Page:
Algorithmic text is exciting
I want to play this one just as it came out of the neural network...
Algorithms parsing, evaluating, generating and playing with strings of text is my jam. One way and another I’ve been involved in SEO for over 10 years. And a significant part of SEO is computers understanding text at scale.
But a subtle implication is that I’ve been involved many times over the years in teaching, training and working with human writers who are trying to write as humans. Because if computers think they’re computers then no bueno for the Google gods.
Anyway - you would not be surprised to know that I’m also a big fan of digital art and using neural nets to generate art.
So along walks Robin Sloan, a more talented programmer, thinker and writer than I and… he just nails it. First came writing with the machine where Robin experimented with plugging a RNN trained on sci-fi writing into his text editor:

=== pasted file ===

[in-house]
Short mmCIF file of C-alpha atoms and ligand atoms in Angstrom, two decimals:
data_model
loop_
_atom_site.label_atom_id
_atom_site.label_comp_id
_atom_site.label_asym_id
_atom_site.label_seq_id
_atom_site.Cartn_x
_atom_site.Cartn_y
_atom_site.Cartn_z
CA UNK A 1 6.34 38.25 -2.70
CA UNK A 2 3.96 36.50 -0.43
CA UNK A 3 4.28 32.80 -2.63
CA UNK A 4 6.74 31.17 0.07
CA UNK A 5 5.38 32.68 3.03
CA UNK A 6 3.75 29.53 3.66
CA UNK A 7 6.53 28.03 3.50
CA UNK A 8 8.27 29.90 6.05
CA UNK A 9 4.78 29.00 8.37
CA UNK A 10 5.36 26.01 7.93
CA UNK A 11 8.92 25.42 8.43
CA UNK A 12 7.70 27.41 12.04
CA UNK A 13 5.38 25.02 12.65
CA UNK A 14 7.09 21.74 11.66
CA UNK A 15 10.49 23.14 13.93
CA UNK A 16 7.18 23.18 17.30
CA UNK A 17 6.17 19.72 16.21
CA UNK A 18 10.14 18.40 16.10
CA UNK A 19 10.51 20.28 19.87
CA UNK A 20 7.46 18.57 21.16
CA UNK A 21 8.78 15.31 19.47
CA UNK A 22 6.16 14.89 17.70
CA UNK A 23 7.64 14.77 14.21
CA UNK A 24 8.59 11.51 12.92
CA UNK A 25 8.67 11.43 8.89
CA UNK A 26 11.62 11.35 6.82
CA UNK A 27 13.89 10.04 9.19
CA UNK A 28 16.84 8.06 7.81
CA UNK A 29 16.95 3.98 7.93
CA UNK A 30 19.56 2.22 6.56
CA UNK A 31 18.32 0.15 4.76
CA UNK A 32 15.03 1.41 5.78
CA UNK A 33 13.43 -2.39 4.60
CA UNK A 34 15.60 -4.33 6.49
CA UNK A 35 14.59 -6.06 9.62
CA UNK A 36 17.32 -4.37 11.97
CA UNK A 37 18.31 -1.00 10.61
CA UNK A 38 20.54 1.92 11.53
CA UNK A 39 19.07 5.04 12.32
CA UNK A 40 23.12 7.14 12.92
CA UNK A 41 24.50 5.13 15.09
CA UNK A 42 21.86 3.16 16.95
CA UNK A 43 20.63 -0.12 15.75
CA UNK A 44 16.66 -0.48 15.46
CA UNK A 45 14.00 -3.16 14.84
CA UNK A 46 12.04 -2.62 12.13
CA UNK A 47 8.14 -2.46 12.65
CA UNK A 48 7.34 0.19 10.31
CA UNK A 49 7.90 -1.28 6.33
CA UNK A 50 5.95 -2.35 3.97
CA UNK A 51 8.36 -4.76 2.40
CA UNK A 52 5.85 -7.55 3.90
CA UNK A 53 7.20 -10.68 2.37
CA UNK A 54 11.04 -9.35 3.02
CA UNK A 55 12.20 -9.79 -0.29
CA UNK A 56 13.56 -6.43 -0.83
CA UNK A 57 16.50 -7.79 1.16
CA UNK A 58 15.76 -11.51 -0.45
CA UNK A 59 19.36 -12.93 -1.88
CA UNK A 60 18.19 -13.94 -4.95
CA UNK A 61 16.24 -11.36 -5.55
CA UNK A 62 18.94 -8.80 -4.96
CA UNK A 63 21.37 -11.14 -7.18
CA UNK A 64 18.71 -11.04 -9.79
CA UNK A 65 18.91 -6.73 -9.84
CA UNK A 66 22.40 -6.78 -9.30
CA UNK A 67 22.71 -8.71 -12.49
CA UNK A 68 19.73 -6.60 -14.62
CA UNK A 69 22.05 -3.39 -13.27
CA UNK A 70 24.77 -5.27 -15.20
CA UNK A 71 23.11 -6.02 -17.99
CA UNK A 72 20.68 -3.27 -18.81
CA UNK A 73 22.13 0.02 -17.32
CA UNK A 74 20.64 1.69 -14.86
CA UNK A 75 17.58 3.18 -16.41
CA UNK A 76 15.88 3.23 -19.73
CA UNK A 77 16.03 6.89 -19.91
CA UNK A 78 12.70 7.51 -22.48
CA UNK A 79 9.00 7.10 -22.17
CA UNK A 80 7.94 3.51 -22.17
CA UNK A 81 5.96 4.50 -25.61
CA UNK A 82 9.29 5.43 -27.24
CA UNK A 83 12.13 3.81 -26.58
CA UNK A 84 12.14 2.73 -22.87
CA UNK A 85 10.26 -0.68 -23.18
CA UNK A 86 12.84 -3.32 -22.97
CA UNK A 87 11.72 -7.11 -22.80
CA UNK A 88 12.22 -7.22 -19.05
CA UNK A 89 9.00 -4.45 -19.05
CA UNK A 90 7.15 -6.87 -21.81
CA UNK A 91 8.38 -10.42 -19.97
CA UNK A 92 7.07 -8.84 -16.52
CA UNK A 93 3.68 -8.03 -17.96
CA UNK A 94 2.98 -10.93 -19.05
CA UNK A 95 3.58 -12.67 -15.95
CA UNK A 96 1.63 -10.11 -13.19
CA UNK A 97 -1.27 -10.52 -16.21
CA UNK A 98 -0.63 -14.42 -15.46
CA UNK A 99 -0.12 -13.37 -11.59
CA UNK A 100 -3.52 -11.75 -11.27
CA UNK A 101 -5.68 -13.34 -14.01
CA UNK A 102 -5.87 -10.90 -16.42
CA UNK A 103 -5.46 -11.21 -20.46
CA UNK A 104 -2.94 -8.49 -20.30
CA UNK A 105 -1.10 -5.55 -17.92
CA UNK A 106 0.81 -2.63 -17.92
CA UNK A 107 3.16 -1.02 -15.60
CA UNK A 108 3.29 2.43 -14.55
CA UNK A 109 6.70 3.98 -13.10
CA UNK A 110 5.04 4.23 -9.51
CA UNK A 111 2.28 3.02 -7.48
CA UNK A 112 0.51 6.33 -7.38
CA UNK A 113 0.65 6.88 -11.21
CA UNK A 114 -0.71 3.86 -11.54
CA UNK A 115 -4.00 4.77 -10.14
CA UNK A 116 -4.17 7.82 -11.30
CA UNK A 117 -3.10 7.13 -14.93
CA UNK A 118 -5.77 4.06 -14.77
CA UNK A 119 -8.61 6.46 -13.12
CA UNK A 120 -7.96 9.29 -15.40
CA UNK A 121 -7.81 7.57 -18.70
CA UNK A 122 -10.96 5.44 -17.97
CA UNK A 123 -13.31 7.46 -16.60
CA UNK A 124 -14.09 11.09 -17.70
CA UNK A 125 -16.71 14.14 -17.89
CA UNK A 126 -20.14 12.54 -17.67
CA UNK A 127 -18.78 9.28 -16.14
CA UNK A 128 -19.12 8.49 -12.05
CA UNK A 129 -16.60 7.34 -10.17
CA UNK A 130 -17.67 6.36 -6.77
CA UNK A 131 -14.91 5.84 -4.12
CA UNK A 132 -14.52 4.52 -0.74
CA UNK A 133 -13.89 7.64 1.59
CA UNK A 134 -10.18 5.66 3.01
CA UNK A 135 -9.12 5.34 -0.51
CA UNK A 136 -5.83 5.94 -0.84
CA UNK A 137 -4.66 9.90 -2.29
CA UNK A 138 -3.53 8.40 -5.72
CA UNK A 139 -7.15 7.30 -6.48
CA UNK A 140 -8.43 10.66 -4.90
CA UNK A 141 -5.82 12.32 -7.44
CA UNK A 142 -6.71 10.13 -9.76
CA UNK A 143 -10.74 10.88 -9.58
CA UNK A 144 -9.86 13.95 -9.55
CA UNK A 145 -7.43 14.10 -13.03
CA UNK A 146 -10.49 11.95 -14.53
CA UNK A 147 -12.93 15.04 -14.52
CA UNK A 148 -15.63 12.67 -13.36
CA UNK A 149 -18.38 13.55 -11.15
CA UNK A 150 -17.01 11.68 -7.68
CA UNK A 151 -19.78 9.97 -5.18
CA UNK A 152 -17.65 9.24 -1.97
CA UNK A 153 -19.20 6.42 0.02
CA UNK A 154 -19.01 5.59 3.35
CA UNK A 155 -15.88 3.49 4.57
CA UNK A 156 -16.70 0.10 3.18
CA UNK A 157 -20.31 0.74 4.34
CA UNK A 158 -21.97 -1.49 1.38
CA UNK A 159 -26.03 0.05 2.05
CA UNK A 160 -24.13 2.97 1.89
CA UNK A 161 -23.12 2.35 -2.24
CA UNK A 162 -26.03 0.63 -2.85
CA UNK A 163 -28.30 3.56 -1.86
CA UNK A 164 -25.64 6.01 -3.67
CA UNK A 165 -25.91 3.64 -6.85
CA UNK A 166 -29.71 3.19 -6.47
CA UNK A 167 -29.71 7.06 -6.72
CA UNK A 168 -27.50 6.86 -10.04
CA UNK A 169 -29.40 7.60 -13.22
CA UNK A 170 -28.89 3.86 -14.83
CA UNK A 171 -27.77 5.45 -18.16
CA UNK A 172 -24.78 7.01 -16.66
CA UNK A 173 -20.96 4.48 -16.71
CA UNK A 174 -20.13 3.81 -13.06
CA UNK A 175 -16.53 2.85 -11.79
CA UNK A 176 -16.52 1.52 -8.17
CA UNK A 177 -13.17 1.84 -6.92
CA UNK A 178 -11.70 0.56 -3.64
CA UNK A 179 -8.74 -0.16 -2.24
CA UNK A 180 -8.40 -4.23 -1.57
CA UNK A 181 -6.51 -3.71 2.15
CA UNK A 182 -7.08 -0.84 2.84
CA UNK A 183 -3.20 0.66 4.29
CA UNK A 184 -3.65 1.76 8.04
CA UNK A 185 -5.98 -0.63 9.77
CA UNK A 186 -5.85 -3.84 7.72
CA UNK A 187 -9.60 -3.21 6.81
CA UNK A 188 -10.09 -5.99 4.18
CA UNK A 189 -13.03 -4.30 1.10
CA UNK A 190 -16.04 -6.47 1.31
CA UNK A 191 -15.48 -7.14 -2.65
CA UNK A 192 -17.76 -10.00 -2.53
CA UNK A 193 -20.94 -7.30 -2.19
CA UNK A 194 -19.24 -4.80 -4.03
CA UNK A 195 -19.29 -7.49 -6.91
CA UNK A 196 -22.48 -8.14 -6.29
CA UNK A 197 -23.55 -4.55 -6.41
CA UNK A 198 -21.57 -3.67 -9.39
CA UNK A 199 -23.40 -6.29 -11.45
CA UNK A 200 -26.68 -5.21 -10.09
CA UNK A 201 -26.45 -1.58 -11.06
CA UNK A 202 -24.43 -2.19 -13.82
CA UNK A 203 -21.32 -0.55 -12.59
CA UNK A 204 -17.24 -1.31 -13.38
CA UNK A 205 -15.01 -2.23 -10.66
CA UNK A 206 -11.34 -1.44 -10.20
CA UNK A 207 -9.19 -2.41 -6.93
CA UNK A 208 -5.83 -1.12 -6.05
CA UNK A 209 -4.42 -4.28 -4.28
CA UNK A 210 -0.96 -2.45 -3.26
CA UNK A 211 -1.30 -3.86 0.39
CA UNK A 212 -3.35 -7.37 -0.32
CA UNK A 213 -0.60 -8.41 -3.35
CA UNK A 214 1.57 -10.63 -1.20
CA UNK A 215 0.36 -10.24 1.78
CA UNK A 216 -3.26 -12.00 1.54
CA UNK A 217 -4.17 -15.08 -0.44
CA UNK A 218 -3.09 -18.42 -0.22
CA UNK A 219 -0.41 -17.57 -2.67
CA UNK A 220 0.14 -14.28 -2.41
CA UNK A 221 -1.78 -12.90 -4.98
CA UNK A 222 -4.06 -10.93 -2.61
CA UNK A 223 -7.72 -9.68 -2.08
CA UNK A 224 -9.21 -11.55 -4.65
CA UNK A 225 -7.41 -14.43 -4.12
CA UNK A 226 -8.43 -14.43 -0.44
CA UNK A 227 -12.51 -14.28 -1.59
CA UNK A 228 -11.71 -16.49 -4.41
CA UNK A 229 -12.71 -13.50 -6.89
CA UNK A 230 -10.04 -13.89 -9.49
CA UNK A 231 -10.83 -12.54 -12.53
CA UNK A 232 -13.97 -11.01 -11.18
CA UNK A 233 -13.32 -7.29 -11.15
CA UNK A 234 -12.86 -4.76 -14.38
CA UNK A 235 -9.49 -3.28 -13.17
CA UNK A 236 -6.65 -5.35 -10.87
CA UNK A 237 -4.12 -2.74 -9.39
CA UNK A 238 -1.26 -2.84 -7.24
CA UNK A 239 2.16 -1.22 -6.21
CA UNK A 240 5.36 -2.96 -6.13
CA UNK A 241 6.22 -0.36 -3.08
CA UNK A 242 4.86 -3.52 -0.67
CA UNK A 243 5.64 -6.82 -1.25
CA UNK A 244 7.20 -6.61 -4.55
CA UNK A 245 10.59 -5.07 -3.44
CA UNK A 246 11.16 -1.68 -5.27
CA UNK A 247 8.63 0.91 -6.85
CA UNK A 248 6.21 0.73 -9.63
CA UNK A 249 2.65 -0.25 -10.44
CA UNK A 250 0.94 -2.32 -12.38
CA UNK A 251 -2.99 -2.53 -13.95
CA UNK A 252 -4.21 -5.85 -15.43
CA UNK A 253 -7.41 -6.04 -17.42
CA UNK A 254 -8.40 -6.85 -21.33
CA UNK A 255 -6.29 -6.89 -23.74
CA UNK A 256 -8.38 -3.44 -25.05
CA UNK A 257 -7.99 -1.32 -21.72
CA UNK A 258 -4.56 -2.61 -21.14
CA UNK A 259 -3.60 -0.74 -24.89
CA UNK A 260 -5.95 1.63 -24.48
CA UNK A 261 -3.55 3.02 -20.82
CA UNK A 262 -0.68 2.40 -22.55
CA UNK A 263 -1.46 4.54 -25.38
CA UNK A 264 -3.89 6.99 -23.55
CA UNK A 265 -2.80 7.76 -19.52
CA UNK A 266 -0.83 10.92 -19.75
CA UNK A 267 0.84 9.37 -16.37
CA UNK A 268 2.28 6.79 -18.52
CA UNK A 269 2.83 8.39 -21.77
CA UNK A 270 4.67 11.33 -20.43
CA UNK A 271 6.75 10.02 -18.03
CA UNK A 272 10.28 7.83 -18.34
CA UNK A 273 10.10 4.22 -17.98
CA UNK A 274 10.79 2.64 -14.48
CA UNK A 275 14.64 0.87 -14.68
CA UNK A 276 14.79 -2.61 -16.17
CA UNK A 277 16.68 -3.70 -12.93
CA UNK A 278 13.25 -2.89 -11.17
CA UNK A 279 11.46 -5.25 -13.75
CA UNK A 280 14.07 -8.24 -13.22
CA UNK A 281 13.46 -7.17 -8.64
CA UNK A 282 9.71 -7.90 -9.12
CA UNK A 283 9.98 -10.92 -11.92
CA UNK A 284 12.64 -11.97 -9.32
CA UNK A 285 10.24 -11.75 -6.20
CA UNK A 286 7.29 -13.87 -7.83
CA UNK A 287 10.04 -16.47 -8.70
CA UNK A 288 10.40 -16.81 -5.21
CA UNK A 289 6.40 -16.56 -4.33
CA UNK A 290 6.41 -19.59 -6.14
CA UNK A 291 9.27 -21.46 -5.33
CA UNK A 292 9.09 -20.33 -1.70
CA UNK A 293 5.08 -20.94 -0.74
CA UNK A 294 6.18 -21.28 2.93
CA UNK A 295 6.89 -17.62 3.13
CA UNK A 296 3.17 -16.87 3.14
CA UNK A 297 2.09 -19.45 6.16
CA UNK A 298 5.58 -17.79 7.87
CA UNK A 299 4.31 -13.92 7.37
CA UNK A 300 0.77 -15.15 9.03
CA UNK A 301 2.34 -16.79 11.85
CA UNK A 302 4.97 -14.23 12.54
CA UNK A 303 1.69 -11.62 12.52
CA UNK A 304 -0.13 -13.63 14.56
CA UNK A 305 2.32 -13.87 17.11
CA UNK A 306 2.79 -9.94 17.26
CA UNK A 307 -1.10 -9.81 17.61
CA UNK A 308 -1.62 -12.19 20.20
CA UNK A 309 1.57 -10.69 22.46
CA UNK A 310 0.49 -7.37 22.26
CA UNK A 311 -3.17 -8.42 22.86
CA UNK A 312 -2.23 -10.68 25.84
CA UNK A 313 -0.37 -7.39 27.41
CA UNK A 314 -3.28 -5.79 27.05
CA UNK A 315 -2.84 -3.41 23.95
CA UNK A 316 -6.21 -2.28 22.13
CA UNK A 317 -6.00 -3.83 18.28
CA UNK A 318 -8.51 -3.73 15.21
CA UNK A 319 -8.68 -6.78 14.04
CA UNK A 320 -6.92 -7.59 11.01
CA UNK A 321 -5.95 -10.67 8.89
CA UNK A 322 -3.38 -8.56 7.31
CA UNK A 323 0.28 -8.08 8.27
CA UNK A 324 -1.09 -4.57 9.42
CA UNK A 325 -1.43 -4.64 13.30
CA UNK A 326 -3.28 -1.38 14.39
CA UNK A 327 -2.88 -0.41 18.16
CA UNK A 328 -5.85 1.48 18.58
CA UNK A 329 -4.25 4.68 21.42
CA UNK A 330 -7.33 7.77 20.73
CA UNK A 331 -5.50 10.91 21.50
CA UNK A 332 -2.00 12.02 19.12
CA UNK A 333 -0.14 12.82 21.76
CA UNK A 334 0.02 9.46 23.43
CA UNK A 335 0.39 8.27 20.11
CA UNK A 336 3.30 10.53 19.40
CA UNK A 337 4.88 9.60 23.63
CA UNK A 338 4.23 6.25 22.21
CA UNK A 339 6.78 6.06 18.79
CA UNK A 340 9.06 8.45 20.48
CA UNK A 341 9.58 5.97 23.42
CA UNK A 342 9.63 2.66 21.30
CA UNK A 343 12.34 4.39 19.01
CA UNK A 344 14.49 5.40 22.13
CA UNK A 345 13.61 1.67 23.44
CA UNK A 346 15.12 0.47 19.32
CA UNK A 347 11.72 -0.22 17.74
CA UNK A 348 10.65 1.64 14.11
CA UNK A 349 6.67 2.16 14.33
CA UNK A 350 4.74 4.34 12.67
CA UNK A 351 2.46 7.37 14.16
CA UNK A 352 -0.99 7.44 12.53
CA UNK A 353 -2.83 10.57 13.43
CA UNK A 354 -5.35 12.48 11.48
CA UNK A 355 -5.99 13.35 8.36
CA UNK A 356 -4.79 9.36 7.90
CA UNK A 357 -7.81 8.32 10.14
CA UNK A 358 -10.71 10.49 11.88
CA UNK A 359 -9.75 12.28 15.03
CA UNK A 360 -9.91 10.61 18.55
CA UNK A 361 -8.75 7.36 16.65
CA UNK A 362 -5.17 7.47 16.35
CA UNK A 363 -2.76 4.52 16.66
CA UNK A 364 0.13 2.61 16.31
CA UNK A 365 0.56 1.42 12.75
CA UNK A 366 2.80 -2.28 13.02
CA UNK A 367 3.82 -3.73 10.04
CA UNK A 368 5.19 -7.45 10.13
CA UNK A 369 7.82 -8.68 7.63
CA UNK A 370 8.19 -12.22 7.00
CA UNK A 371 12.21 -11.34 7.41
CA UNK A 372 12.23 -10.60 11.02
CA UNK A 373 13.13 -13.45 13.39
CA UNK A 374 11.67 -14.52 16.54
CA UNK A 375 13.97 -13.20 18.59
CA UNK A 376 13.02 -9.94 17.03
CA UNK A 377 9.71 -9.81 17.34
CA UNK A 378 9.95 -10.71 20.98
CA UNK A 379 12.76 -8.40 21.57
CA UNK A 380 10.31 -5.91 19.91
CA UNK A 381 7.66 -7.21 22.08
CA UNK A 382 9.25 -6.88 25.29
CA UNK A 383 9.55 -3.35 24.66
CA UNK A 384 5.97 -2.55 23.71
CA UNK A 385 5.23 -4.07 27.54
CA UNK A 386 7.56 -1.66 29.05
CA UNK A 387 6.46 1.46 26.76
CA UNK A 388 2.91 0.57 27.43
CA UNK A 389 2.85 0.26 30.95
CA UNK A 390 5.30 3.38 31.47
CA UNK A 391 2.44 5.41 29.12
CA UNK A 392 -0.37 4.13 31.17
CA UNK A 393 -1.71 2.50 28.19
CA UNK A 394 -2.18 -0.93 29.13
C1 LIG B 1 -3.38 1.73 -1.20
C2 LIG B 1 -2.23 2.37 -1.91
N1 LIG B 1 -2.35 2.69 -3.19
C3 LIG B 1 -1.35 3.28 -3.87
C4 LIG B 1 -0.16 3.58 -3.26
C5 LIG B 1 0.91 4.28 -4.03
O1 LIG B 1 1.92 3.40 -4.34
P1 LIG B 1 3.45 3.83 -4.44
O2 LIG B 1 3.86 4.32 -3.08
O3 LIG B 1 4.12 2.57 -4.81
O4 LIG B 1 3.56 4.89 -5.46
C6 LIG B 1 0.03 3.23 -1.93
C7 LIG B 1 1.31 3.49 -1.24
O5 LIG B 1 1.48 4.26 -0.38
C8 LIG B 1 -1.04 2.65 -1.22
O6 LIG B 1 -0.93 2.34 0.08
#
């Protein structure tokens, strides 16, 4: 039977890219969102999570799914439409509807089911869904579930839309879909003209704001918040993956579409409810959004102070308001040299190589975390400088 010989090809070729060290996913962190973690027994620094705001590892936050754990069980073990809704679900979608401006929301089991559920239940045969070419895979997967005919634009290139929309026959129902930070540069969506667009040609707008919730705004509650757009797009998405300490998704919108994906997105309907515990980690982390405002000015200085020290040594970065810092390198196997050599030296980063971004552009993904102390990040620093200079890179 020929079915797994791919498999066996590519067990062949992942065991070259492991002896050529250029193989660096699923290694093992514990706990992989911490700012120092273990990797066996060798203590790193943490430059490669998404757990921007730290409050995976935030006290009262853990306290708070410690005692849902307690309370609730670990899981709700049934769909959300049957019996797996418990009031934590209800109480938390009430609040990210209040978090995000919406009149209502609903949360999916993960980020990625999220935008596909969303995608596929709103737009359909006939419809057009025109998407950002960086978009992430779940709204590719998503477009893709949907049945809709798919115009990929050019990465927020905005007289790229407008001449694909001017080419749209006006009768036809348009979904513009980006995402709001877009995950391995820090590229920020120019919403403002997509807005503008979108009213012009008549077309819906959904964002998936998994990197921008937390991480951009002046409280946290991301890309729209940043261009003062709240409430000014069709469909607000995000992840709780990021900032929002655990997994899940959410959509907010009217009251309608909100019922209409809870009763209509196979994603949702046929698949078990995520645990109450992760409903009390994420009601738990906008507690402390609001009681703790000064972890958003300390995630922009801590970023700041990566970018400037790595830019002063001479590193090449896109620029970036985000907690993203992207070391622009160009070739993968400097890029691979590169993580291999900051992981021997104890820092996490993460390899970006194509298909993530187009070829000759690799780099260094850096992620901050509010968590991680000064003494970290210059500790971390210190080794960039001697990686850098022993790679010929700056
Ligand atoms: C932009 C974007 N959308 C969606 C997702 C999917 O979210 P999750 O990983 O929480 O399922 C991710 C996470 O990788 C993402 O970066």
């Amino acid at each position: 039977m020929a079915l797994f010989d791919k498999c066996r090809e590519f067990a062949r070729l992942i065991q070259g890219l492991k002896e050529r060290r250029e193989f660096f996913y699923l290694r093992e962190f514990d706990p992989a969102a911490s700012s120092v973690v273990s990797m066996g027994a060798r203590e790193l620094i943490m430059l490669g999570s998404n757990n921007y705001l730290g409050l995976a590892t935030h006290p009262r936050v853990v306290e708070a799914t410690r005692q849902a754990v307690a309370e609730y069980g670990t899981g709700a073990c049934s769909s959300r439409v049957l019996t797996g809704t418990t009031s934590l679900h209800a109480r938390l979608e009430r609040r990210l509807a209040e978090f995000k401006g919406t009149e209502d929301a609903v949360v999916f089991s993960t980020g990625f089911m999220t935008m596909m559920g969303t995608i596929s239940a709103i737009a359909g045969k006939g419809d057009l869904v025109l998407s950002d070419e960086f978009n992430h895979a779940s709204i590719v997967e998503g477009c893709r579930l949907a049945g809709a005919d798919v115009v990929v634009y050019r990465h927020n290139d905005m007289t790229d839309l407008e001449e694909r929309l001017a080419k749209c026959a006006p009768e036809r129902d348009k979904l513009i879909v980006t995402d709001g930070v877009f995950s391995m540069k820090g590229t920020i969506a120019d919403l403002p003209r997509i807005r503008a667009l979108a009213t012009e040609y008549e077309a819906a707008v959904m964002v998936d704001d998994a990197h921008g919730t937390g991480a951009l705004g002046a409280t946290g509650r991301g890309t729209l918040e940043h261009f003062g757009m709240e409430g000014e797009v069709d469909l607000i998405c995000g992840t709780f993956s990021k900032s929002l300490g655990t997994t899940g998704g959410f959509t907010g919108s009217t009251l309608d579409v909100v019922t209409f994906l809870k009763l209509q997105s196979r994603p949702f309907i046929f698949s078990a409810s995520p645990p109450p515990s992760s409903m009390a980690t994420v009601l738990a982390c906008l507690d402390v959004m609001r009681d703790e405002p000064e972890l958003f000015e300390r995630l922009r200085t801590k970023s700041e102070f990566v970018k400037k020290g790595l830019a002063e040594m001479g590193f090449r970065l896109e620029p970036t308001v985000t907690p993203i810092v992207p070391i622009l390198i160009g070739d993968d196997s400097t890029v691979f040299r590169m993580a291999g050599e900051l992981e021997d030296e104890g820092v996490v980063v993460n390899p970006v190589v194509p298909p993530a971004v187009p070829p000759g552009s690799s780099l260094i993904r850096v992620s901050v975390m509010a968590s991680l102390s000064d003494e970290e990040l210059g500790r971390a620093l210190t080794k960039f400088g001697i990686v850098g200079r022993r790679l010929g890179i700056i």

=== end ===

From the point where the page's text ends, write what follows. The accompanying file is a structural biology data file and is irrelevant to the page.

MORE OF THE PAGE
If you haven’t read that piece I highly encourage you to go read it.
But then I stumbled across his Eyeo talk from earlier this year and it goes way beyond that blog post. Robin’s commissioning custom machine learning algorithms, experimenting with a writing interface that doesn’t involve text input and so much more. I can’t recommend this more highly:
It also includes the magical phrase “I want to play this one just as it came out of the neural network…”
Anyway. Turns out the link Robin mentions as turning him onto machine learning is easily accessible. Check it here: The Unreasonable Effectiveness of Recurrent Neural Networks.
So I loaded up all of the mathematical shapes found here: https://en.wikipedia.org/wiki/List_of_mathematical_shapes. And we’re off the races. My basic RNN generated some beauties. A handful of my faves:
- hosdor curve
- Pentated cuboctahedral prism
None of those have ever been seen by Google before… For the maths-curious I uploaded a sample of 6000 or so outputs from my RNN. Feel free to do whatever you like with it!
Update: this video from the Cybernetics.social conference by Allison Parrish is wonderful and totally on-theme for algorithms and text (and poetry!) so I’m including it here: